AFP: Republican John McCain scorched his rival Barack Obama in a new ad Wednesday, accusing him of seeing Iran as only a "tiny" threat and arguing he is dangerously unprepared to be president.
DENVER, Colorado (AFP) — Republican John McCain scorched his rival Barack Obama in a new ad Wednesday, accusing him of seeing Iran as only a "tiny" threat and arguing he is dangerously unprepared to be president.
The Obama campaign fired back immediately, angrily charging McCain with distorting the Democrats' positions and using "tired" Republican strategies of playing politics with grave national security questions.
The McCain ad injected new bitterness into the campaign on the day that Obama is set to be formally anointed at the Democratic National Convention here as the first black White House nominee in history.
"Obama says Iran is a 'tiny' country, "doesn't pose a serious threat," said the narrator as evocative pictures of Iranian President Mahmoud Ahmadinejad and the Israeli flag flash across the screen.
"Terrorism, destroying Israel, those aren't "serious threats"?
"Obama — dangerously unprepared to be president."
The McCain campaign has castigated Obama for his offer to sit down for talks with the leaders of US foes like Iran and Syria if he is elected president, and has adopted a hawkish foreign policy.
The advertisement is based on out-of-context quotes from remarks on foreign policy by Obama in May, in which he said Iran, Cuba and Venezuela were "tiny" countries compared to the Soviet Union.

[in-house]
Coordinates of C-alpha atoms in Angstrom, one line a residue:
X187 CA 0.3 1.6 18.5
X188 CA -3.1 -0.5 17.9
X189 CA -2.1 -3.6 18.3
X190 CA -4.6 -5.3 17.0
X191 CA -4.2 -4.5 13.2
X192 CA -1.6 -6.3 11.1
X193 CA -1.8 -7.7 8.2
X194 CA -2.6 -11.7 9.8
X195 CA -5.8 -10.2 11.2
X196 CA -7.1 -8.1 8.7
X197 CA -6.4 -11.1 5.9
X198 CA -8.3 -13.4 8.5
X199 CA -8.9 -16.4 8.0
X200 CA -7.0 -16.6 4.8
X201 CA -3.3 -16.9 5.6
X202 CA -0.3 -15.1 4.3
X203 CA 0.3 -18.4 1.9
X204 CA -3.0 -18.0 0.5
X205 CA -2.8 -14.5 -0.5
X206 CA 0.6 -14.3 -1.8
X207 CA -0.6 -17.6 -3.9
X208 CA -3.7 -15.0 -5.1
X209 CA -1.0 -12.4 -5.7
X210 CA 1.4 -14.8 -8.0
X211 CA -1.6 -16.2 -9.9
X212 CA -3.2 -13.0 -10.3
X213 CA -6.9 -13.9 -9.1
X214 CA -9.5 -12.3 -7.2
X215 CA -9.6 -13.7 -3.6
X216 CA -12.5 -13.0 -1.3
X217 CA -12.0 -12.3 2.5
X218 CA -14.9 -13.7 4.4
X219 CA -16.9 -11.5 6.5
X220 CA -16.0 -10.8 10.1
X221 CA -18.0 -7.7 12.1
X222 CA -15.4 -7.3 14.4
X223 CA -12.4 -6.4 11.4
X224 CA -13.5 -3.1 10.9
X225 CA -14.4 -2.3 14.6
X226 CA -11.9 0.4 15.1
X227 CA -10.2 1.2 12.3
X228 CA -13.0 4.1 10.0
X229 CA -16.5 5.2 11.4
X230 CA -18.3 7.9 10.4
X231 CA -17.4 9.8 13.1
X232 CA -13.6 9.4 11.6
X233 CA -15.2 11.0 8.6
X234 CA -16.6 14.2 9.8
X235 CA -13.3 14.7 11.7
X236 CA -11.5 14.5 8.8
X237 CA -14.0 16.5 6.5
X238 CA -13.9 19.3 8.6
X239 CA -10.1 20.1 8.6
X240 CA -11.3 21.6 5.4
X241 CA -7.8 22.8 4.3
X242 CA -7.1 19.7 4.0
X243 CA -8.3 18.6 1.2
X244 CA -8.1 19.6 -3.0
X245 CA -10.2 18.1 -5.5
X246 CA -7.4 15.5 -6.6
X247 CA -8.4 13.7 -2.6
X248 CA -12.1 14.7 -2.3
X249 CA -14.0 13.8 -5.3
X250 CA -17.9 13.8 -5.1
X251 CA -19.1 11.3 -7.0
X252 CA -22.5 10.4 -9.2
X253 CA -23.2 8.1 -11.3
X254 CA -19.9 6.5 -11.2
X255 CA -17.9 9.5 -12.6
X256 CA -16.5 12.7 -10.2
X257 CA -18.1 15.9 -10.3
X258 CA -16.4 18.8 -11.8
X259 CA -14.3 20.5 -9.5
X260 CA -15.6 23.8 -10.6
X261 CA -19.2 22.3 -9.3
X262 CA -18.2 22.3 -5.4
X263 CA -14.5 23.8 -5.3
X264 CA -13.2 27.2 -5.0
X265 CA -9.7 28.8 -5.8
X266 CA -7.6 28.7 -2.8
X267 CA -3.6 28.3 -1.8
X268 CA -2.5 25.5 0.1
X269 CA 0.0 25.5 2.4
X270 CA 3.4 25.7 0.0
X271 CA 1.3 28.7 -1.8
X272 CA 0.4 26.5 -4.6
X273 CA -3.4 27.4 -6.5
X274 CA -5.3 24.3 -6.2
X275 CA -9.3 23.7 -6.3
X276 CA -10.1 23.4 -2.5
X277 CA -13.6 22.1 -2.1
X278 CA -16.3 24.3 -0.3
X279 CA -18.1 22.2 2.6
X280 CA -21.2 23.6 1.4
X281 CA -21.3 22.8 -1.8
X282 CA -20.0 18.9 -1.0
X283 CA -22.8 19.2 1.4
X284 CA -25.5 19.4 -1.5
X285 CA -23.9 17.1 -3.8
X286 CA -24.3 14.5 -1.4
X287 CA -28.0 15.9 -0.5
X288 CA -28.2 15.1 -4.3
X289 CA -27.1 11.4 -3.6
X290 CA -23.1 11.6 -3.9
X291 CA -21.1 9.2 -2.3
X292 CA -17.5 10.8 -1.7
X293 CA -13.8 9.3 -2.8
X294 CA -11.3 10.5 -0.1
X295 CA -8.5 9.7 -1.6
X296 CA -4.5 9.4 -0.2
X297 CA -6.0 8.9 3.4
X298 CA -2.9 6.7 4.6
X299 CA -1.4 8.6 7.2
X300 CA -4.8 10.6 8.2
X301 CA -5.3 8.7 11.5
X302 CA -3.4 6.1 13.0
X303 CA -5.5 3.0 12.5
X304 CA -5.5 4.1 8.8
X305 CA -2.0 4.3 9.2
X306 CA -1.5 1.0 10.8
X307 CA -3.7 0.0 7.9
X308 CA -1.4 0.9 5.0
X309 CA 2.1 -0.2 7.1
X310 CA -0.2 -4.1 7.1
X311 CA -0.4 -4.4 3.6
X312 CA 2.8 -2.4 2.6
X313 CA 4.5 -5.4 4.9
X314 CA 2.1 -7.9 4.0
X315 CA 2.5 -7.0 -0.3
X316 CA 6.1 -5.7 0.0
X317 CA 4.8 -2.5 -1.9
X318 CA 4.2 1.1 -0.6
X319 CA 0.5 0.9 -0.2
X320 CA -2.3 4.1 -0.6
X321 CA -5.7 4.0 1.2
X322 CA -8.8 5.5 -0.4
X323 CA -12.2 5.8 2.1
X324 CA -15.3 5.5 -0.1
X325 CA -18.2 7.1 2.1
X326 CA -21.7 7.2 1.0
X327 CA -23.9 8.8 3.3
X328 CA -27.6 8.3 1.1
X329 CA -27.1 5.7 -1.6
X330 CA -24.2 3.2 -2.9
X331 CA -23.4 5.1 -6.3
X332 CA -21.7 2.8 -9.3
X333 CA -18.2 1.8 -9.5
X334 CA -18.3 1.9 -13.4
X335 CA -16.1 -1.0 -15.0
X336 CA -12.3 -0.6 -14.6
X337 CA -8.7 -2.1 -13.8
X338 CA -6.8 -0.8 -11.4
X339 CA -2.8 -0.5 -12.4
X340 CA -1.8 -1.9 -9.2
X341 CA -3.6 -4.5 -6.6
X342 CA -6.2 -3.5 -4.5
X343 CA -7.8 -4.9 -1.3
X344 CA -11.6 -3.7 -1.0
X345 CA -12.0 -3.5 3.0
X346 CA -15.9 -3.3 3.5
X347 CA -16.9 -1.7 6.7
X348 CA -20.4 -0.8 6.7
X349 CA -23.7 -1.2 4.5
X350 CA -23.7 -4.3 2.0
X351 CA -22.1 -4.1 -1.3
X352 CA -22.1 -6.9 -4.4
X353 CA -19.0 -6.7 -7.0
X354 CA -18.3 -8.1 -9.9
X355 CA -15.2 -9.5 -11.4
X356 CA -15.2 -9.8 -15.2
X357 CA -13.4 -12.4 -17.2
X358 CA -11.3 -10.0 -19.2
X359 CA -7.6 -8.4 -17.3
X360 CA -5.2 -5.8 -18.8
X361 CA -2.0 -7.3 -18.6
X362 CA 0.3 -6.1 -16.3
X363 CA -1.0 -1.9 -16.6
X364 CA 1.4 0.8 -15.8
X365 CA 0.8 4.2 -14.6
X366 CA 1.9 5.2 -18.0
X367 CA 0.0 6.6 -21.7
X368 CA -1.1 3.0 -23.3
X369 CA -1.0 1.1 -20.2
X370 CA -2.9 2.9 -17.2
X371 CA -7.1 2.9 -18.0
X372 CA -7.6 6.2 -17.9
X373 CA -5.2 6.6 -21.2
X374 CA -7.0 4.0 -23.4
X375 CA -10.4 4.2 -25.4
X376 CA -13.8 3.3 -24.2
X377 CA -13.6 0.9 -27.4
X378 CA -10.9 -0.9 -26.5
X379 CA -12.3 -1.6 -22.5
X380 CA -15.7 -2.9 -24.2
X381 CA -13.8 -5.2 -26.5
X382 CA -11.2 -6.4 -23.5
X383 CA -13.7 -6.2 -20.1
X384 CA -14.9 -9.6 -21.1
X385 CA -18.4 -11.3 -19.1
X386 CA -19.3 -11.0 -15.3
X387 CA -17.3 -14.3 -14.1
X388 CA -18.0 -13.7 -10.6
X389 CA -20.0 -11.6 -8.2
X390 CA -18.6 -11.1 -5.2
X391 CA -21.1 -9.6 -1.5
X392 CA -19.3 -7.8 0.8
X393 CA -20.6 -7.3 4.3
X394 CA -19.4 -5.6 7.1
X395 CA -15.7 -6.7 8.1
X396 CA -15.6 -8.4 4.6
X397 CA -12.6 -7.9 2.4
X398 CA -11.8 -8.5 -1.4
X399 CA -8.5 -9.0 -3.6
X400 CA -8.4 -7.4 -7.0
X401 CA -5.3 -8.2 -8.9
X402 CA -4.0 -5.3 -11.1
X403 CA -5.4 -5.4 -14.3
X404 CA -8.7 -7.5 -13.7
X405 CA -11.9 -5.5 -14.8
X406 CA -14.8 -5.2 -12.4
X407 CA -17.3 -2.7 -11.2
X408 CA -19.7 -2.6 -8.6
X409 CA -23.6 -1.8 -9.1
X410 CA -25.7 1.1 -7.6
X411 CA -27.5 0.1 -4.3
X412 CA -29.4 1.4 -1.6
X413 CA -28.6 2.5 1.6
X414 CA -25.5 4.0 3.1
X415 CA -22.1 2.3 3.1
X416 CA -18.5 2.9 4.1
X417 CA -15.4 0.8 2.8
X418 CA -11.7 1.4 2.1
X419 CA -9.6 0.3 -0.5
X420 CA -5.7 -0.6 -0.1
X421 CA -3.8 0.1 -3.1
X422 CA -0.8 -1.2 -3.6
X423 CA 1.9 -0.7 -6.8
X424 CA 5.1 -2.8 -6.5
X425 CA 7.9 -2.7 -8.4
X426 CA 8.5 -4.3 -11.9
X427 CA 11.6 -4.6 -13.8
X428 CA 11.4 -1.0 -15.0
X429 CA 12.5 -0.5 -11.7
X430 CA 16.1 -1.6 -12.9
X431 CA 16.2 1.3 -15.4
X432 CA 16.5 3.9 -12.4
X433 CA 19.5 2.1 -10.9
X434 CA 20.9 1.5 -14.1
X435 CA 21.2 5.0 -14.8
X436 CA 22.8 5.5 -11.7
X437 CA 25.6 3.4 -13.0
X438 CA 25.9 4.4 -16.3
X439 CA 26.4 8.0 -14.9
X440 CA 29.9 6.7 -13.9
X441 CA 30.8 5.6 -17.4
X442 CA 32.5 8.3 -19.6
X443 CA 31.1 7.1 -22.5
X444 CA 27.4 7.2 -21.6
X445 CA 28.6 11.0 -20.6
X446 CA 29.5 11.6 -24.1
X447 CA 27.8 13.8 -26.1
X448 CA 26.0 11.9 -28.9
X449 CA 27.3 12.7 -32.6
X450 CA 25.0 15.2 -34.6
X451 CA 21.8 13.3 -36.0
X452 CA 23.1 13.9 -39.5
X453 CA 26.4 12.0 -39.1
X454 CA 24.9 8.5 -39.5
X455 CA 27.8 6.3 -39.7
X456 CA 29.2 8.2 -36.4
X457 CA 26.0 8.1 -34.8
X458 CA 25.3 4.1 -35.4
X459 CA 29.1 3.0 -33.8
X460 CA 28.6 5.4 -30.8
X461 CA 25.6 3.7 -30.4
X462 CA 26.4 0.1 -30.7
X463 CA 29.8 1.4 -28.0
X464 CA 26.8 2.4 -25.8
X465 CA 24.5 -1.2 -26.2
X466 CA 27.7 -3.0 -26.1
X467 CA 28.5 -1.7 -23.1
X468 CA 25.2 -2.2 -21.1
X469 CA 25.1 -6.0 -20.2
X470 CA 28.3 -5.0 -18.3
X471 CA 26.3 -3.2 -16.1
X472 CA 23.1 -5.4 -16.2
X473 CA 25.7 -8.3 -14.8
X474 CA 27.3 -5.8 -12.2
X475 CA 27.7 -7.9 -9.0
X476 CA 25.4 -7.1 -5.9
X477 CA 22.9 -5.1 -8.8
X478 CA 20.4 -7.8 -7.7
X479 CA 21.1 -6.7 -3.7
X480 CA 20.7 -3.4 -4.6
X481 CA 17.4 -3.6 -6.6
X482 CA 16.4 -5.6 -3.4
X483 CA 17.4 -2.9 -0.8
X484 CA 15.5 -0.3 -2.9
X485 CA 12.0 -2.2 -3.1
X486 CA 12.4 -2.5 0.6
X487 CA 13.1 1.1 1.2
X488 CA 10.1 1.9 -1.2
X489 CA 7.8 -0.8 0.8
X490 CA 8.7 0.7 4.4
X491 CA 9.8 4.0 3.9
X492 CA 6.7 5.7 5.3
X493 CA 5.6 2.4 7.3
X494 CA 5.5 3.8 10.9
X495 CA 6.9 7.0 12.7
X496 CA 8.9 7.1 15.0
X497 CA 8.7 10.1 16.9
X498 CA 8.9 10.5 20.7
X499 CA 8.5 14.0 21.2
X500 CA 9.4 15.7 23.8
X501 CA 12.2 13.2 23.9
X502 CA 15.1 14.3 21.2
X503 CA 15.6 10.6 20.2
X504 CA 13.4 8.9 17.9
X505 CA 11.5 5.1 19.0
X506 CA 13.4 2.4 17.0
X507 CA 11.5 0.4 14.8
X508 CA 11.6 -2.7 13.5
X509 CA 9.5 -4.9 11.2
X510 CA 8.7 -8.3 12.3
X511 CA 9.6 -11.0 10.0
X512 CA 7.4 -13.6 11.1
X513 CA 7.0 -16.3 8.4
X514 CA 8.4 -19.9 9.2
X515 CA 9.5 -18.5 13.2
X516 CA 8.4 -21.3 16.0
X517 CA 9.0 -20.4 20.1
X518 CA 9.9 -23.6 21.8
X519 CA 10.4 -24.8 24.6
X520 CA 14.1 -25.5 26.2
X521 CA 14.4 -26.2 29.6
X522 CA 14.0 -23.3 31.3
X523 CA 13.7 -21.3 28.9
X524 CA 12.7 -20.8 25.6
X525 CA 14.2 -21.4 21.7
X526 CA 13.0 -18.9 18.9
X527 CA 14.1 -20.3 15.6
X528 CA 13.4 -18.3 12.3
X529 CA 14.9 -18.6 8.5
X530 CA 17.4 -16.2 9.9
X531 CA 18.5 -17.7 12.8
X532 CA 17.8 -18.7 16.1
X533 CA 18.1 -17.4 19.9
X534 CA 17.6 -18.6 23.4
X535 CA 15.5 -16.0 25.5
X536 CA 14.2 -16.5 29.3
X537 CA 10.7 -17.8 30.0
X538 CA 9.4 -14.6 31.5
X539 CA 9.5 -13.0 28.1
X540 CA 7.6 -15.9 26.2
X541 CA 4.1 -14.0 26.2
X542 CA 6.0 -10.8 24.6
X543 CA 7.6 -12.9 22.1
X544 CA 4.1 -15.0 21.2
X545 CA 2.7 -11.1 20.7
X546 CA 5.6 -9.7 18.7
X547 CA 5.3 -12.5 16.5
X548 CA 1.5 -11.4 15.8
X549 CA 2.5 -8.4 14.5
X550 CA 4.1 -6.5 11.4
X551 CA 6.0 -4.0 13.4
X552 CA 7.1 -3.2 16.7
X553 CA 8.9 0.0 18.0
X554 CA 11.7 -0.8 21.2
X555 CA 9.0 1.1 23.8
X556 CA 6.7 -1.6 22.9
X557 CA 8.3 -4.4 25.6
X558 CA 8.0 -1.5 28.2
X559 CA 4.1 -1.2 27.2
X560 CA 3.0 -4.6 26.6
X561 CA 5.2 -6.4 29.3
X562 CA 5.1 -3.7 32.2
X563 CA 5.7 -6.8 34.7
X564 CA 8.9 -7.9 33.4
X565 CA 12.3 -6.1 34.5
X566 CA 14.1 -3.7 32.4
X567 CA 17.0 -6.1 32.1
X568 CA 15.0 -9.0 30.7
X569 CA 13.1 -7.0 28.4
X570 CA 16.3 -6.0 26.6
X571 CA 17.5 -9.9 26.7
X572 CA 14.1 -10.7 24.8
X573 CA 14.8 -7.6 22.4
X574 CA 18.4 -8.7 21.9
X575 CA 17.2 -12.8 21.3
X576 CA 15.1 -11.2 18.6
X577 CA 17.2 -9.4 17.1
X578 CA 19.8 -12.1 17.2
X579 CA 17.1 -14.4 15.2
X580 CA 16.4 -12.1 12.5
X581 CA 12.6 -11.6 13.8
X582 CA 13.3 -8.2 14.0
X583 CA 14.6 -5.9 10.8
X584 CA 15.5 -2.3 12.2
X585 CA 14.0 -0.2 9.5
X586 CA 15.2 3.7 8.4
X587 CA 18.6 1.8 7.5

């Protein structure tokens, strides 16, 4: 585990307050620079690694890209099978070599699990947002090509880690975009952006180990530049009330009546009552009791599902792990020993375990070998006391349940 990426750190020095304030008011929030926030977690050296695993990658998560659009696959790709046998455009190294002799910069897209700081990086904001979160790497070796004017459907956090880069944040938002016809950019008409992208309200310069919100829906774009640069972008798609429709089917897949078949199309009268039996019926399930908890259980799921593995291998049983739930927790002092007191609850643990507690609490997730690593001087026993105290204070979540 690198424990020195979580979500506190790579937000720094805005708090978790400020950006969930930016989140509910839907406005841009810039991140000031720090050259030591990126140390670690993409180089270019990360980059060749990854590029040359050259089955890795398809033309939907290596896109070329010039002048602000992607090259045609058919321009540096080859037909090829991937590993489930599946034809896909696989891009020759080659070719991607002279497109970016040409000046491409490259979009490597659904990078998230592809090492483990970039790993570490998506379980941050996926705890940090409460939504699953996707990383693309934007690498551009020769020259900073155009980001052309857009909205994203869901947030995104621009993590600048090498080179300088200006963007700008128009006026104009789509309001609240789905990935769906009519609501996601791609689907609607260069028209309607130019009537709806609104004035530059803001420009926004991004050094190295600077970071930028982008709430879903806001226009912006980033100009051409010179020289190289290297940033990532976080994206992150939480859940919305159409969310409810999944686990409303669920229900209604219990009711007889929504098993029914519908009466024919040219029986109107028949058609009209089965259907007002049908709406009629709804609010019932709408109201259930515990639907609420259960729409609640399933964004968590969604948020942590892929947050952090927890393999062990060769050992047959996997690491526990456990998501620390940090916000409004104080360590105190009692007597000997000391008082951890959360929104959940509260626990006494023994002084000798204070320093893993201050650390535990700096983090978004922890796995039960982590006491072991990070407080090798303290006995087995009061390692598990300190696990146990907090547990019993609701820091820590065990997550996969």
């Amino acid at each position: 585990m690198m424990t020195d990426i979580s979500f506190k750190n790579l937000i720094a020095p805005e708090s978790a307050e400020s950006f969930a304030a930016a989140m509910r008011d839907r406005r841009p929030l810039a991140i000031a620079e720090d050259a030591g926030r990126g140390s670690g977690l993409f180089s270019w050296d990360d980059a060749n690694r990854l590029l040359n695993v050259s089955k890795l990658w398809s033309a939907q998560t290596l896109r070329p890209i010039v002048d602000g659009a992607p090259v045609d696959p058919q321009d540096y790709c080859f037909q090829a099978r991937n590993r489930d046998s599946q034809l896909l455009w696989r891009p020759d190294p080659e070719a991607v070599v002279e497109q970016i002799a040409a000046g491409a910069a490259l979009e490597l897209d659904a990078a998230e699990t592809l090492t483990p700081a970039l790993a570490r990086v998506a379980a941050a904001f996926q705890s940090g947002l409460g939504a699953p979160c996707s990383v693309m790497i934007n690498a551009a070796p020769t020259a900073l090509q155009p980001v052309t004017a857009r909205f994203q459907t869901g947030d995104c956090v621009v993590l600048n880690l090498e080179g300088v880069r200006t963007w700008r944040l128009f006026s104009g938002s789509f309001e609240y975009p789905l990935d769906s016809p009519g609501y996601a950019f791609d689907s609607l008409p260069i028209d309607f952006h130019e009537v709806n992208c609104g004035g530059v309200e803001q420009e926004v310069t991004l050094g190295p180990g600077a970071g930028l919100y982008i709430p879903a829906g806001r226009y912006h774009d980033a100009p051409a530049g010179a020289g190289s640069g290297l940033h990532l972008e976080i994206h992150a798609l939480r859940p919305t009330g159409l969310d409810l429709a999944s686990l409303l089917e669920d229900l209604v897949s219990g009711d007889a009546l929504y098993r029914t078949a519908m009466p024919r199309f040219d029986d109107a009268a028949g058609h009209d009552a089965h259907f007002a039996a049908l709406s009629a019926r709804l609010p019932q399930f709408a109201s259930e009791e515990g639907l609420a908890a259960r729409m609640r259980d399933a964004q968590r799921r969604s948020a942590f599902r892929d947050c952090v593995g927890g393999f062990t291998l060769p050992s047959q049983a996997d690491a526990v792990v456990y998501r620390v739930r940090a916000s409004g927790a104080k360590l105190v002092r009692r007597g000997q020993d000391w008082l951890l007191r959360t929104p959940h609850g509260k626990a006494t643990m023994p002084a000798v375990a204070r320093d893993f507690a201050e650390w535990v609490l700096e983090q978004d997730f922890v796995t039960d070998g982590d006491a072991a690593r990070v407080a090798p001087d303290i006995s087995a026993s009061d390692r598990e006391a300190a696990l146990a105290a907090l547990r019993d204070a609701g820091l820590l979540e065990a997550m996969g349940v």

"They don't pose a serious threat to us the way the Soviet Union posed a threat to us. And yet we were willing to talk to the Soviet Union at the time when they were saying, 'We're going to wipe you off the planet.'"
Obama spokesman Hari Sevugan responded to the McCain advertisement by linking McCain to unpopular President George W. Bush's foreign policy.
"John McCain is distorting Barack Obama's words to cover up for the fact that it's the failed Bush-McCain approach to foreign policy and the Bush-McCain war in Iraq that have strengthened Iran and endangered Israel," Sevugan said.
"While Barack Obama recognizes that Iran has been the biggest beneficiary of the war in Iraq and that the Bush-McCain fear of tough diplomacy has allowed Iran to spin 3800 centrifuges, threaten Israel, and fund terrorism, John McCain promises more of the same.
"If John McCain was serious about dealing with the threat from Iran, he would join Barack Obama's bipartisan effort in the Senate to step up sanctions on Iran instead of adopting the same tired, old Bush-Rove playbook."